On a difficult election night for Connecticut Republicans in 2014, Aundré Bumgardner was one of the bright spots, a 20-year-old black candidate whose election to the state House gave the GOP a jolt of youth and racial diversity. He was hailed by the Republican state chairman as “part of the next generation of leaders in our party.” Three years later, Bumgardner no longer is a member of the House or the Republican Party, unwilling to tolerate what he sees as President Trump’s intolerance.
The last time Republicans won a majority in the Connecticut House, they had the assistance of a Ronald Reagan landslide and a party lever that encouraged straight ticket voting. But the GOP sees opportunity for gains this year in open Democratic seats and polls showing an electorate deeply dissatisfied with a Democratic governor and General Assembly.
It goes without saying that this year’s municipal elections were a resounding victory for Connecticut Republicans, maintaining control of the majority of towns and cities across the state. But perhaps the bigger victory is the party’s strides in embracing new and diverse members that ordinarily don’t gravitate towards the Republican Party.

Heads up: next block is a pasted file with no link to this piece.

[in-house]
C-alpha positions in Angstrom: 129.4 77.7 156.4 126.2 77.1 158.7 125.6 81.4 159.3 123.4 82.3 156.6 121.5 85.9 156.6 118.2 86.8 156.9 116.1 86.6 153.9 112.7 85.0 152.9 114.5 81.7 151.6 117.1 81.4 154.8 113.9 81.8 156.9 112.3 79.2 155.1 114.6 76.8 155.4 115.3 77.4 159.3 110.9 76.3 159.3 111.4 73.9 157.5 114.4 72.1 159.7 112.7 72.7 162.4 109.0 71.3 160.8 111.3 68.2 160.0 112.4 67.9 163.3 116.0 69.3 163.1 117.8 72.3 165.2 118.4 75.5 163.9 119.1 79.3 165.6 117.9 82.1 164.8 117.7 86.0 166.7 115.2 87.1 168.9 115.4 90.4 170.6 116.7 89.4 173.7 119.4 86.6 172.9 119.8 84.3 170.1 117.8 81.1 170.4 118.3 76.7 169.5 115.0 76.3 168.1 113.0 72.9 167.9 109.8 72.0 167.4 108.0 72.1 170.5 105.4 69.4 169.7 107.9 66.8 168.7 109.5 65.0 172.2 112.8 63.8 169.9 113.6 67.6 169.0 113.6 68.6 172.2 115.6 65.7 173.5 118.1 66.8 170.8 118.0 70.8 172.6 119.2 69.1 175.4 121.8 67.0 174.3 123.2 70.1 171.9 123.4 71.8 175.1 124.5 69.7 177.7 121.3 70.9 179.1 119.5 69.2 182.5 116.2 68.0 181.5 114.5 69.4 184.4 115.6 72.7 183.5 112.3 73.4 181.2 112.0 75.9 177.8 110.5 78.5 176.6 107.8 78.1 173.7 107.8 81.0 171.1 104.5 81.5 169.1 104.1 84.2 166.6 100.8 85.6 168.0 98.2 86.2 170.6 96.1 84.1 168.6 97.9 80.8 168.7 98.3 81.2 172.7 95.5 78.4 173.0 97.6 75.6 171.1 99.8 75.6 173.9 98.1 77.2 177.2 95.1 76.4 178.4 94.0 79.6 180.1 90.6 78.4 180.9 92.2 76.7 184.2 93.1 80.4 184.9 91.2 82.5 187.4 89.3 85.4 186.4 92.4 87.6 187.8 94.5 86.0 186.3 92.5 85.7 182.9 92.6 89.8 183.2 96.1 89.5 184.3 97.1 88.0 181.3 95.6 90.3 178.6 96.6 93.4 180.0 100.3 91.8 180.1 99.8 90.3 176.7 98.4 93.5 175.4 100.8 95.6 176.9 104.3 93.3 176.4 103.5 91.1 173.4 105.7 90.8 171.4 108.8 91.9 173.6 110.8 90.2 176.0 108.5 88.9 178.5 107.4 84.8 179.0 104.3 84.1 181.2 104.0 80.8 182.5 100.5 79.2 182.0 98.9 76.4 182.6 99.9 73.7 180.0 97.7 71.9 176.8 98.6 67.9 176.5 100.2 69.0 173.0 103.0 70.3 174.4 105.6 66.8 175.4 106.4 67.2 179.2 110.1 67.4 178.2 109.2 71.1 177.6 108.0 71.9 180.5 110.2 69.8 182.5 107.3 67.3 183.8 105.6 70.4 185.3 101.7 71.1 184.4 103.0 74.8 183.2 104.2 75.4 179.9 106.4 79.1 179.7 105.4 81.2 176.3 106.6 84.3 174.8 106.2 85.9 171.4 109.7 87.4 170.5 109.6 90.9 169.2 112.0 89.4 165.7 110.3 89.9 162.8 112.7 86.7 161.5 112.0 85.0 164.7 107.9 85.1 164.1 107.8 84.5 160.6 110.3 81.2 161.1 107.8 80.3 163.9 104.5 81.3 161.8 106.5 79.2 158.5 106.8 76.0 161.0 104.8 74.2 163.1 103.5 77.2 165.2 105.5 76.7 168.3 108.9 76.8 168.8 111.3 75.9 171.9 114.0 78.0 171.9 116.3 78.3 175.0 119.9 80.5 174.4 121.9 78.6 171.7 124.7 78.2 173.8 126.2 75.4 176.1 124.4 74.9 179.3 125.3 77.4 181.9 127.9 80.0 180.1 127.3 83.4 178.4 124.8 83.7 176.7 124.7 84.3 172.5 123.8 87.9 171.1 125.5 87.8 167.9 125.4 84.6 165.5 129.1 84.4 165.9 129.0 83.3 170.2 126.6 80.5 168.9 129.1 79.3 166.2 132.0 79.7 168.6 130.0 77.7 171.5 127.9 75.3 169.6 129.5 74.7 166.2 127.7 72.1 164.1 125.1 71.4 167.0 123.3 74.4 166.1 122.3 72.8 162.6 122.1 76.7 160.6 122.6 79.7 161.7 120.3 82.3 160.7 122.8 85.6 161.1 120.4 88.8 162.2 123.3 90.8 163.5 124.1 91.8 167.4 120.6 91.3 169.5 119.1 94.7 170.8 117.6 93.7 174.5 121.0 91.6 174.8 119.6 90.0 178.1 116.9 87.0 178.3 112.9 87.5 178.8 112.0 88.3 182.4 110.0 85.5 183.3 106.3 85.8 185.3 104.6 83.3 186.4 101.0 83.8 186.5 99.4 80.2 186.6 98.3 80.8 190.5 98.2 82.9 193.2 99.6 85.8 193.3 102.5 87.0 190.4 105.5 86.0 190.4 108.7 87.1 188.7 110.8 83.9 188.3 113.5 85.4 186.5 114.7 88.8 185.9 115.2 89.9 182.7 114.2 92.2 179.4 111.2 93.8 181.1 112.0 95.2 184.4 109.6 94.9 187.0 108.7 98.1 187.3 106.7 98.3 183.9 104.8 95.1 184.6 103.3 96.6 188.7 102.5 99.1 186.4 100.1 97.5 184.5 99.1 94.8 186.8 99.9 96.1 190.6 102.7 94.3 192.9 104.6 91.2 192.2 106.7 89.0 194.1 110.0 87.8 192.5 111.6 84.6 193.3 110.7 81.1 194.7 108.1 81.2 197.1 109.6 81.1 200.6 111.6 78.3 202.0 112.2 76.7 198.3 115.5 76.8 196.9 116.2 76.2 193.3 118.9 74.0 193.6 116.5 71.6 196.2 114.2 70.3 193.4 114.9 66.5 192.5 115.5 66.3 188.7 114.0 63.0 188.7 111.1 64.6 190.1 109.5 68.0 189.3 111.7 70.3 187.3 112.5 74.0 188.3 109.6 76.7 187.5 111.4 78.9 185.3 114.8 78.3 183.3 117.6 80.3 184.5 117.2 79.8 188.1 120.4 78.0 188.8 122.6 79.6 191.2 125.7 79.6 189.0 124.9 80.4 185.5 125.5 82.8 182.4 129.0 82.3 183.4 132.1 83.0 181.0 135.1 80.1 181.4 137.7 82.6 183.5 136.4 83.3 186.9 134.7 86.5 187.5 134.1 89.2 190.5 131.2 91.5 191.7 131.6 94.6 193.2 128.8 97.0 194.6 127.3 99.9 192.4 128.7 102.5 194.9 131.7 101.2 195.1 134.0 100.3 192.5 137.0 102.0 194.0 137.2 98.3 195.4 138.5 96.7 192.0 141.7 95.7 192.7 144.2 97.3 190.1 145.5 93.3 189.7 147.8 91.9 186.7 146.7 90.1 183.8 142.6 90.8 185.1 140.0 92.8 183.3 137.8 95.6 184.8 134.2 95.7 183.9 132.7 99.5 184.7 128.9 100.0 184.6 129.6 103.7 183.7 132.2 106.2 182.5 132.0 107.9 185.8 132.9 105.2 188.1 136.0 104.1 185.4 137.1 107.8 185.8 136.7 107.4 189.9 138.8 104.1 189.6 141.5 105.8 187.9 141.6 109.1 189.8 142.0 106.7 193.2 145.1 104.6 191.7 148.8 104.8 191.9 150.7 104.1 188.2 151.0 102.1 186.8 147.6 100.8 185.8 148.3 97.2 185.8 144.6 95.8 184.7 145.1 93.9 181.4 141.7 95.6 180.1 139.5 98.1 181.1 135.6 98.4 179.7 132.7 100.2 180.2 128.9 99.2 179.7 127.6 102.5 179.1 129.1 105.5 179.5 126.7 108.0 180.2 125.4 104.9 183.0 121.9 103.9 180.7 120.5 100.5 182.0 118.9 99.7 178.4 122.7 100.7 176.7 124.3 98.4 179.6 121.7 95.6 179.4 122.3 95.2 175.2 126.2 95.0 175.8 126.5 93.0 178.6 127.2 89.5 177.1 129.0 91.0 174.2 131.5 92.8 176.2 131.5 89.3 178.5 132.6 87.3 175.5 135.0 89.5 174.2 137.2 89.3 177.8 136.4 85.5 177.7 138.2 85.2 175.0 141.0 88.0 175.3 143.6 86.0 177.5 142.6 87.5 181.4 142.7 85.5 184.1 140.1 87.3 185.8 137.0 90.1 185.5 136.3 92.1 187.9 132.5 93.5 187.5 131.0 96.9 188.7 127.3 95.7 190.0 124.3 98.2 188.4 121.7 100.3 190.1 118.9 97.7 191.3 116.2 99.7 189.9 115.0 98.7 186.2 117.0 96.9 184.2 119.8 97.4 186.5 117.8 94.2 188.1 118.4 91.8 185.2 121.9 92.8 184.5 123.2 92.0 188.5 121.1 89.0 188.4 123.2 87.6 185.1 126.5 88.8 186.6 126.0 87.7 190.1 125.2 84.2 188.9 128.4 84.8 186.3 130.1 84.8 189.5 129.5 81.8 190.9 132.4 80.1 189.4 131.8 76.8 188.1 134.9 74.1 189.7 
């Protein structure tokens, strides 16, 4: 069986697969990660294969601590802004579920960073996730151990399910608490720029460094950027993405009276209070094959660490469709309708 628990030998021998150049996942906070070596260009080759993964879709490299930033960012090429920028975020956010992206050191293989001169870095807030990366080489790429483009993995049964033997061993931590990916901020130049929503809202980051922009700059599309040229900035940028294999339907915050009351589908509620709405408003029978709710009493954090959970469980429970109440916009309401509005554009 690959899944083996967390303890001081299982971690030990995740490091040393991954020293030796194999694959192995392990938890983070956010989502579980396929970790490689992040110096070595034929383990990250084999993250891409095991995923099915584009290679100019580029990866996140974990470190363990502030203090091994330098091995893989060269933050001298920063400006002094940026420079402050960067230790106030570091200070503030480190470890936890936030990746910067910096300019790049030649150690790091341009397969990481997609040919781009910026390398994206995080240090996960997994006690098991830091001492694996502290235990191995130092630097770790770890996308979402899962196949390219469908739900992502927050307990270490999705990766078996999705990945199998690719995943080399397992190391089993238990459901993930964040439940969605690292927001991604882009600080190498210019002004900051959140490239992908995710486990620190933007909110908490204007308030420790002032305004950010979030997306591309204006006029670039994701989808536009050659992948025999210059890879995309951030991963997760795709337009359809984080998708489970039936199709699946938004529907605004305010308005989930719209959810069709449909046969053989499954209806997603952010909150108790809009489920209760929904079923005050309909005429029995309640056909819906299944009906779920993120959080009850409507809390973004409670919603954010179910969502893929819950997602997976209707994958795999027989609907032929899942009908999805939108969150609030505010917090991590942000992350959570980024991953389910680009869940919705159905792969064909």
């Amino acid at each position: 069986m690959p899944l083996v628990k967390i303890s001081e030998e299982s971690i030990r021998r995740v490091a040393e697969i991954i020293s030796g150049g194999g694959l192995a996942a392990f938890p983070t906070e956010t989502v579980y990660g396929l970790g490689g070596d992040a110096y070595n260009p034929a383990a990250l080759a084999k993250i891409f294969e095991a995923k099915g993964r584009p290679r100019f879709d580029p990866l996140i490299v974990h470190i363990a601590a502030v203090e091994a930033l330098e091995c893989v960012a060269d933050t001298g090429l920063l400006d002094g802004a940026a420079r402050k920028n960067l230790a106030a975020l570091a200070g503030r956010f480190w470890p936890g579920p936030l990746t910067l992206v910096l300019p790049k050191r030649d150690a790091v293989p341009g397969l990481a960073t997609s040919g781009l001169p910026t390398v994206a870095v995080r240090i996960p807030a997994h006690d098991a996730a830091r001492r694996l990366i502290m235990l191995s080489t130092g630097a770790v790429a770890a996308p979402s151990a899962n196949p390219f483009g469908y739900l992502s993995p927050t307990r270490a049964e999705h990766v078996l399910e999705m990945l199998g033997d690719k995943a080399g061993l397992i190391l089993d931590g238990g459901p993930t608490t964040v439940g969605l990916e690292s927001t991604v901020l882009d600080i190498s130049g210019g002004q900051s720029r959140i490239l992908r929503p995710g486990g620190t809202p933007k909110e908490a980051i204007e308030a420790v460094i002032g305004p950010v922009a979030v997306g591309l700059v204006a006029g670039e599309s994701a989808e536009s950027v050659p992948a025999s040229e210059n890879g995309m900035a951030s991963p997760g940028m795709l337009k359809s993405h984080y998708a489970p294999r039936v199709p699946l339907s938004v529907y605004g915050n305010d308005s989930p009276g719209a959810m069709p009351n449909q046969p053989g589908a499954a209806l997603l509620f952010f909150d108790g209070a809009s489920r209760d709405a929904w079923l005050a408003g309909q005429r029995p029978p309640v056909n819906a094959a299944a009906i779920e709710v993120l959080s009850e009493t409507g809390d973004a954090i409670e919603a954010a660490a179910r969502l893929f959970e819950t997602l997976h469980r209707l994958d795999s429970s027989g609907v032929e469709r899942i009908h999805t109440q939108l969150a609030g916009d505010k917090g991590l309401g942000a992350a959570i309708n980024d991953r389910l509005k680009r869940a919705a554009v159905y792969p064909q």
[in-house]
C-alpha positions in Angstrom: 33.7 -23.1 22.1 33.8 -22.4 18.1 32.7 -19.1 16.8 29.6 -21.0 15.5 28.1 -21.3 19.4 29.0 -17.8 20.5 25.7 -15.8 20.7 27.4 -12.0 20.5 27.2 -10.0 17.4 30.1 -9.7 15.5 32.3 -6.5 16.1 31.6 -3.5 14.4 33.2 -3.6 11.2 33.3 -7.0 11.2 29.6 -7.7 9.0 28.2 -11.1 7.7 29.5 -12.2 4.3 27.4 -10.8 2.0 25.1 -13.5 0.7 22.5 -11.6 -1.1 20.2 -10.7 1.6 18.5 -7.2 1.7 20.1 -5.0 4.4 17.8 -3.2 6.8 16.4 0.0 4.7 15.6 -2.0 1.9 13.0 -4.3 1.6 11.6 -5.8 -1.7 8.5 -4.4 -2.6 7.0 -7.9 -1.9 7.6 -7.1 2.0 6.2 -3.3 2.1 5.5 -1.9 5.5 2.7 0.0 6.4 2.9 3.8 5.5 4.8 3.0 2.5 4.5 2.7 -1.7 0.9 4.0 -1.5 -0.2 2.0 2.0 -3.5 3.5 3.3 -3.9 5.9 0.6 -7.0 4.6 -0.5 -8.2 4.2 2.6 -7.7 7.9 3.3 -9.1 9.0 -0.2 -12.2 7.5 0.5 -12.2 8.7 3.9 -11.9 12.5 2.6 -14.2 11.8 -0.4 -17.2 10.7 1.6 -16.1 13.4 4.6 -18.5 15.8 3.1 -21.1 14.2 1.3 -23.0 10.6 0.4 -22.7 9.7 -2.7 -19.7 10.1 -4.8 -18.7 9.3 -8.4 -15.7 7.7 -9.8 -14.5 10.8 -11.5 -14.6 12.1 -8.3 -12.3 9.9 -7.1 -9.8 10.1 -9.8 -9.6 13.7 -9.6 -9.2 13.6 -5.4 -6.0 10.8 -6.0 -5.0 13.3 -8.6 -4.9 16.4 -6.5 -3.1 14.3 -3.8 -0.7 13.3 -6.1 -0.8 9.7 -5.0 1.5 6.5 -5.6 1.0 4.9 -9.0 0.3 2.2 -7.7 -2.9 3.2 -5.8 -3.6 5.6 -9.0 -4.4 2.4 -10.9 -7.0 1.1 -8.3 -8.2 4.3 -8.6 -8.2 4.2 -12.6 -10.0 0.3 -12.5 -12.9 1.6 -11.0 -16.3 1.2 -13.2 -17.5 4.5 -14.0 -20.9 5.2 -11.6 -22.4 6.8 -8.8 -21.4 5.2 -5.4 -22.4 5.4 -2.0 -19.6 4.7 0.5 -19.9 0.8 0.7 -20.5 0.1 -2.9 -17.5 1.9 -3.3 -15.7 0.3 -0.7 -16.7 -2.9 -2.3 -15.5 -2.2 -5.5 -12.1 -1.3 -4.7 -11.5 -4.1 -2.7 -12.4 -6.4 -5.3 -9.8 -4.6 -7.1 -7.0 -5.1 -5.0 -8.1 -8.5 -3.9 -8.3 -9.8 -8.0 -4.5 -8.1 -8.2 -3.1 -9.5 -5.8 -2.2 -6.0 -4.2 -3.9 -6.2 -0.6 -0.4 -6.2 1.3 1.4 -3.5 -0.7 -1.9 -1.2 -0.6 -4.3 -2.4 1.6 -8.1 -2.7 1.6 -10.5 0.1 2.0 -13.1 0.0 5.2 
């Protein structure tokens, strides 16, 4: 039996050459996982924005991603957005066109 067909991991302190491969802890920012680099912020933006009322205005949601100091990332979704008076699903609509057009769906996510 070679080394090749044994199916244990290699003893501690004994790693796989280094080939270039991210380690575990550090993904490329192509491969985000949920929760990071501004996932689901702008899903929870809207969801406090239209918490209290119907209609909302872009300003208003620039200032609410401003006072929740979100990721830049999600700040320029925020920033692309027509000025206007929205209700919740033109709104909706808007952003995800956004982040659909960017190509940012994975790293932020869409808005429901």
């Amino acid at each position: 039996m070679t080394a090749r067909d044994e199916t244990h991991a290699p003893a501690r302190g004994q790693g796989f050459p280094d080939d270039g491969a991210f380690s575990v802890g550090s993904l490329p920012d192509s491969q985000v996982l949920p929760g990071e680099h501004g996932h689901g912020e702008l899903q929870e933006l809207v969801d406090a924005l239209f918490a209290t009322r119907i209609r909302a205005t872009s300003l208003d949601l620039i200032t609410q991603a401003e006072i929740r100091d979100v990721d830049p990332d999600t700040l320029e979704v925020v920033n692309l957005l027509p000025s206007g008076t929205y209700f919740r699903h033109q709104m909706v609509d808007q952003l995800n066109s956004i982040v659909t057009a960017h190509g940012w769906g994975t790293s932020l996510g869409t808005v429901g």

The General Assembly opened its 2015 session Wednesday on an emotional note as the Senate welcomed the surprise return of Sen. Andrew M. Maynard, D-Stonington, who was re-elected without campaigning after sustaining a traumatic brain injury last summer.
The winners of Tuesday’s legislative races met Thursday in closed caucuses to elect new leaders in three of the General Assembly’s four caucuses, including Rep. Themis Klarides as the first woman to serve as House Republican leader.
Connecticut Democrats maintained their majority in the state Senate in Tuesday’s elections, winning 21 of 36 seats. The Democrats also retained control of the House, but Republicans gained 10 seats.